—Sam Adler-Bell focuses on labor and mass incarceration.

The Art of Gentrification,” by Madeleine Schwartz. Dissent, Winter 2014

I've started to think of artists as the sorcerer's apprentices of gentrification, unwitting unleashers of destructive forces they neither understand nor control. Here, Madeleine Schwartz examines how gentrification finds its aesthetic articulation in the "post-industrial" style of Donald Judd, who repurposed the functional necessities of the factory—furnaces, aluminum, steel—to serve the aesthetic impulses of his art. (In the late 60s, Judd purchased a loft in SoHo, at the very outset of that neighborhood’s transformation from industry to luxury.) The fact that, in the end, artists themselves usually get swept away by the flood waters of "urban revival"—priced out of their once-affordable studios in Bushwick, to pick up and repeat the cycle in Ridgewood—by no means relieves them of complicity for having breached the levees.

—Dustin Christensen focuses on Latin American politics and sports.

The rise of ‘ostentation funkers’ in Brazil,” by Zeynep Zileli Rabanea. Al Jazeera English, February 5, 2014

A recent phenomenon known as "rolezinho" ("strolling around" in Brazilian Portuguese) has ignited political discussions about the classist and racist segregation of public spaces in Brazil. As exclusive shopping malls for the wealthy (mostly white) minority accumulate around the country—imagine stores, supermarkets, post offices and banks all under one roof, guarded by armed private security—thousands of underprivileged youngsters have responded to calls on Facebook to show up to these malls en masse. These invasions by Brazil's marginalized underclass were spurred by the desire to dance to "ostentation funk" and "meet girls." While these reasons are very much apolitical in nature, the movement has sparked long-overdue conversations about the exclusionary politics of the country's patrician class. The rolezinhos conjure images of 1980s hip-hop DJs in the Bronx stealing power from street lamps to throw street parties; this new phenomenon is merely a recent episode in the history of popular culture challenging conceptions of public space.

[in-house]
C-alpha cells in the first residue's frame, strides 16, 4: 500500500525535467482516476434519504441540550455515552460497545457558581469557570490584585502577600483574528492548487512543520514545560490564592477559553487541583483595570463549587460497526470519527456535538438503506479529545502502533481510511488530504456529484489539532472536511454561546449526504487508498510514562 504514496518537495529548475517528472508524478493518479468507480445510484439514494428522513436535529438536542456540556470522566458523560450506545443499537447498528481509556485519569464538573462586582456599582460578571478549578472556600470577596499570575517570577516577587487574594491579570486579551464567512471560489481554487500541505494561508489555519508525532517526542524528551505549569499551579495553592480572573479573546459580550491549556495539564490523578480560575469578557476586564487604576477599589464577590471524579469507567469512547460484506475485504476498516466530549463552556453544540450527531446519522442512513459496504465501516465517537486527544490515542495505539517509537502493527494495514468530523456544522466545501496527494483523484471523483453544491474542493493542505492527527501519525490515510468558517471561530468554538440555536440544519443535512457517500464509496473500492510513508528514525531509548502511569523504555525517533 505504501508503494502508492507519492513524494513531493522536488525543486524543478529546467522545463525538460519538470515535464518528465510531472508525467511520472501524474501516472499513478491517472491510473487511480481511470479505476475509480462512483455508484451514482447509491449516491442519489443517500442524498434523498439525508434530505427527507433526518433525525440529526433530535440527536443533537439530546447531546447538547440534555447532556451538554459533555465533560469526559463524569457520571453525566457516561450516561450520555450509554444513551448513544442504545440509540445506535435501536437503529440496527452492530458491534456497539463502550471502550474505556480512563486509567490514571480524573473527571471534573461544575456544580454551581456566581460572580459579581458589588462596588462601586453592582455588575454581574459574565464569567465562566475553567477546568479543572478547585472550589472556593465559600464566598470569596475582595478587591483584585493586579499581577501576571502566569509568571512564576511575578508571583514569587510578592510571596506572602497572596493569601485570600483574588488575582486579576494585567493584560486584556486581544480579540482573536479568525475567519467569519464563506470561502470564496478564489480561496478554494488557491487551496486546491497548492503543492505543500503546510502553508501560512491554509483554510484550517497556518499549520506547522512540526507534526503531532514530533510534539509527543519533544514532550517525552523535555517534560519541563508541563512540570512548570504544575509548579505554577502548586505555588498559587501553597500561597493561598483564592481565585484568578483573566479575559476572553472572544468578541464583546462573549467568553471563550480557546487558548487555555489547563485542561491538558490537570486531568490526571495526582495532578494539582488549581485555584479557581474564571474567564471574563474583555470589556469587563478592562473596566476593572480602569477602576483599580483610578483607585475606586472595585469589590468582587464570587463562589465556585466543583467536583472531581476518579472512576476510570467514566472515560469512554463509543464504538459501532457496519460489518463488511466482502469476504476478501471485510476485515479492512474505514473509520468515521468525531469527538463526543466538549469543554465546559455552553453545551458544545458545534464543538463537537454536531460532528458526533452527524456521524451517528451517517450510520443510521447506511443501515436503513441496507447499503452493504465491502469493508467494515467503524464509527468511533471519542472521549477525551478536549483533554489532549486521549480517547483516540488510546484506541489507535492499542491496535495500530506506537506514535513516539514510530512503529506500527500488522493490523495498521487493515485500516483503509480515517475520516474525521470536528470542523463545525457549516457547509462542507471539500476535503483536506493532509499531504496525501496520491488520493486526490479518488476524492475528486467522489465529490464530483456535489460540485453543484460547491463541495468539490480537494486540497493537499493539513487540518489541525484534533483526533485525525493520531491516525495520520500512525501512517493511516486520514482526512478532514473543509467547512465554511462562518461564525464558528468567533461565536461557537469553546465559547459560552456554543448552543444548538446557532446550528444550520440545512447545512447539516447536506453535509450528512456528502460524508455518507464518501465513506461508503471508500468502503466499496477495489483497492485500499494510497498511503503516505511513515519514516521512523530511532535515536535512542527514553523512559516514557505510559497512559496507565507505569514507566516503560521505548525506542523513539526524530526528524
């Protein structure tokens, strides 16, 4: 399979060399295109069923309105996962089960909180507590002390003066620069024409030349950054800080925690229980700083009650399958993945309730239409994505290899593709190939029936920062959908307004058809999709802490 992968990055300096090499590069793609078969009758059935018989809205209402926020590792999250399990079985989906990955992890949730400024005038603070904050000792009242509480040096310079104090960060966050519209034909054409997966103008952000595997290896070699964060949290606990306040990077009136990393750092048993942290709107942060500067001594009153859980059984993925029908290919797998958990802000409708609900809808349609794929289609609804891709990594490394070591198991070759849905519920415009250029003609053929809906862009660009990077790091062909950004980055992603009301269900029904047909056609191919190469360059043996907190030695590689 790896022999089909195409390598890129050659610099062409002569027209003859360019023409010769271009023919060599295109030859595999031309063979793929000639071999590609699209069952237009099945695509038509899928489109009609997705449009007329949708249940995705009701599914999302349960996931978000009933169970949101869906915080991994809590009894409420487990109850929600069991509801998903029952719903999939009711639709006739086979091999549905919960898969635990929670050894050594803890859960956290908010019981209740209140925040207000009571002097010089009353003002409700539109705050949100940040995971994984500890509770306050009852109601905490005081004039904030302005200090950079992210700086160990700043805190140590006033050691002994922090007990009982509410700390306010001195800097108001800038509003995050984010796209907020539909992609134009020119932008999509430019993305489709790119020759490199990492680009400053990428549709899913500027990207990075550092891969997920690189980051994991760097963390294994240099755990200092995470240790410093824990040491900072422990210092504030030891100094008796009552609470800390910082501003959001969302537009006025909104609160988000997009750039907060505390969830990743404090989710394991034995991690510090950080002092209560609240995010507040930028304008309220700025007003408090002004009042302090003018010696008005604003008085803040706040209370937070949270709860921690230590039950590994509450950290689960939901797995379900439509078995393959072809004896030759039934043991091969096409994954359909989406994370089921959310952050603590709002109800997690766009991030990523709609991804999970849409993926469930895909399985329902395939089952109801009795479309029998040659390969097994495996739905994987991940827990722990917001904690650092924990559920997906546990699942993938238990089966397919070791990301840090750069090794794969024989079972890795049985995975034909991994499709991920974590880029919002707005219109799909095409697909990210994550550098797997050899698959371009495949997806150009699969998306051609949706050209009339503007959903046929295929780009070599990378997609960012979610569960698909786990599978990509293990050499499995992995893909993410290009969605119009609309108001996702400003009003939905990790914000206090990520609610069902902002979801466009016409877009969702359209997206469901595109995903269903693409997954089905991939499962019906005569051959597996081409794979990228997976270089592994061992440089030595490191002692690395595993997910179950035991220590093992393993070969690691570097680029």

—Laura Cremer focuses on labor, gender and the historicization of culture and politics.

Some of This Actually Happened,” by Tim Barker. The New Inquiry, February 4, 2014

This essay discusses the attempt—or in one case utter failure—of two recent items of popular culture to tackle the third part of my "focus," as described above: the historicization of culture and politics. The essay fills in the gaps in the two films' historical memory. It situates The Wolf of Wall Street and American Hustle in the social and economic history that they respectively ignore or just begin to do the work of sketching. It reminds us that the period of American history they take place in was a grim one, in which “the standard of living of the average American ha[d] to decline”—and a period that's for that reason important to remember. Most interesting is the essay's conclusion: it discusses not just the consequences of a failure of historical memory but why cultural products like Wolf end up stripped of their historical context, taking a look behind the scenes at who had a hand in making the film and why.

—Cecilia D’Anastasio focuses on ethics, feminism, press freedom and tech.

Actor’s death shines a light on addiction,” by Jerry Large. The Seattle Times, February 5, 2014